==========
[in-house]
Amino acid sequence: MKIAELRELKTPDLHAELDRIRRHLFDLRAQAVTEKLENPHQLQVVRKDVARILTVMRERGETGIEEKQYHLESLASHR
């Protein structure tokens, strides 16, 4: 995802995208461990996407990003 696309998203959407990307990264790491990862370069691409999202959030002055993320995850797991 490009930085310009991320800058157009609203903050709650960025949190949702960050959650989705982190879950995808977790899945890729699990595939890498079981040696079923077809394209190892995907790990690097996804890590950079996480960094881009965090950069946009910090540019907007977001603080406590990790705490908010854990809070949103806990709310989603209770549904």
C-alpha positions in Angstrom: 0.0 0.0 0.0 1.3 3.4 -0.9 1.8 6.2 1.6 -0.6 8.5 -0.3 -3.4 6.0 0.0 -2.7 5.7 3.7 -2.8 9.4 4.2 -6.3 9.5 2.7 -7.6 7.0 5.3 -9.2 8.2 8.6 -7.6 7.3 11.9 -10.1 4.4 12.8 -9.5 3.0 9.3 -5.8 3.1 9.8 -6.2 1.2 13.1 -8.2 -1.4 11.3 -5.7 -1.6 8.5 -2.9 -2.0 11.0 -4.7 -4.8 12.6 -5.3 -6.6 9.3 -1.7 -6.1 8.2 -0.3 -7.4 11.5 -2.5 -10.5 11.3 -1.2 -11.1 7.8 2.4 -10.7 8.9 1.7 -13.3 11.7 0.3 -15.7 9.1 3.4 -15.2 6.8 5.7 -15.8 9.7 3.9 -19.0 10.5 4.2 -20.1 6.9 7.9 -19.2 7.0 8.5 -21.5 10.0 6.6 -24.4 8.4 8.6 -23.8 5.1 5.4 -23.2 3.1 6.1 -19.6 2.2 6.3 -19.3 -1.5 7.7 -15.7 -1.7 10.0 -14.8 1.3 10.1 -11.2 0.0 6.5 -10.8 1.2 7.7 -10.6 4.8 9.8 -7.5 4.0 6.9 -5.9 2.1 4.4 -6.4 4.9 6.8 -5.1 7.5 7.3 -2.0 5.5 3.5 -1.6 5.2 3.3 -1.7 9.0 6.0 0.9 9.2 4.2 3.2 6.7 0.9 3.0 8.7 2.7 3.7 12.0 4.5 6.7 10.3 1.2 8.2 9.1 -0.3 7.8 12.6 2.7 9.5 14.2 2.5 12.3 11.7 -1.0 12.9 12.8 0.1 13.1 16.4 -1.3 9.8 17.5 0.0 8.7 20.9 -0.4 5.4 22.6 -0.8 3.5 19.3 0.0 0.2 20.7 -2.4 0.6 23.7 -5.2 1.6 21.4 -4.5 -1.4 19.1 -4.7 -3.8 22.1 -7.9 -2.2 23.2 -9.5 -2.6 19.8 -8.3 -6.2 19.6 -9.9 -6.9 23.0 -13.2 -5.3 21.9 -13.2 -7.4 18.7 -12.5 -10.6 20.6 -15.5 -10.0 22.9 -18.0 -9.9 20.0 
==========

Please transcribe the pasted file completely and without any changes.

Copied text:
[in-house]
Amino acid sequence: MKIAELRELKTPDLHAELDRIRRHLFDLRAQAVTEKLENPHQLQVVRKDVARILTVMRERGETGIEEKQYHLESLASHR
């Protein structure tokens, strides 16, 4: 995802995208461990996407990003 696309998203959407990307990264790491990862370069691409999202959030002055993320995850797991 490009930085310009991320800058157009609203903050709650960025949190949702960050959650989705982190879950995808977790899945890729699990595939890498079981040696079923077809394209190892995907790990690097996804890590950079996480960094881009965090950069946009910090540019907007977001603080406590990790705490908010854990809070949103806990709310989603209770549904």
C-alpha positions in Angstrom: 0.0 0.0 0.0 1.3 3.4 -0.9 1.8 6.2 1.6 -0.6 8.5 -0.3 -3.4 6.0 0.0 -2.7 5.7 3.7 -2.8 9.4 4.2 -6.3 9.5 2.7 -7.6 7.0 5.3 -9.2 8.2 8.6 -7.6 7.3 11.9 -10.1 4.4 12.8 -9.5 3.0 9.3 -5.8 3.1 9.8 -6.2 1.2 13.1 -8.2 -1.4 11.3 -5.7 -1.6 8.5 -2.9 -2.0 11.0 -4.7 -4.8 12.6 -5.3 -6.6 9.3 -1.7 -6.1 8.2 -0.3 -7.4 11.5 -2.5 -10.5 11.3 -1.2 -11.1 7.8 2.4 -10.7 8.9 1.7 -13.3 11.7 0.3 -15.7 9.1 3.4 -15.2 6.8 5.7 -15.8 9.7 3.9 -19.0 10.5 4.2 -20.1 6.9 7.9 -19.2 7.0 8.5 -21.5 10.0 6.6 -24.4 8.4 8.6 -23.8 5.1 5.4 -23.2 3.1 6.1 -19.6 2.2 6.3 -19.3 -1.5 7.7 -15.7 -1.7 10.0 -14.8 1.3 10.1 -11.2 0.0 6.5 -10.8 1.2 7.7 -10.6 4.8 9.8 -7.5 4.0 6.9 -5.9 2.1 4.4 -6.4 4.9 6.8 -5.1 7.5 7.3 -2.0 5.5 3.5 -1.6 5.2 3.3 -1.7 9.0 6.0 0.9 9.2 4.2 3.2 6.7 0.9 3.0 8.7 2.7 3.7 12.0 4.5 6.7 10.3 1.2 8.2 9.1 -0.3 7.8 12.6 2.7 9.5 14.2 2.5 12.3 11.7 -1.0 12.9 12.8 0.1 13.1 16.4 -1.3 9.8 17.5 0.0 8.7 20.9 -0.4 5.4 22.6 -0.8 3.5 19.3 0.0 0.2 20.7 -2.4 0.6 23.7 -5.2 1.6 21.4 -4.5 -1.4 19.1 -4.7 -3.8 22.1 -7.9 -2.2 23.2 -9.5 -2.6 19.8 -8.3 -6.2 19.6 -9.9 -6.9 23.0 -13.2 -5.3 21.9 -13.2 -7.4 18.7 -12.5 -10.6 20.6 -15.5 -10.0 22.9 -18.0 -9.9 20.0 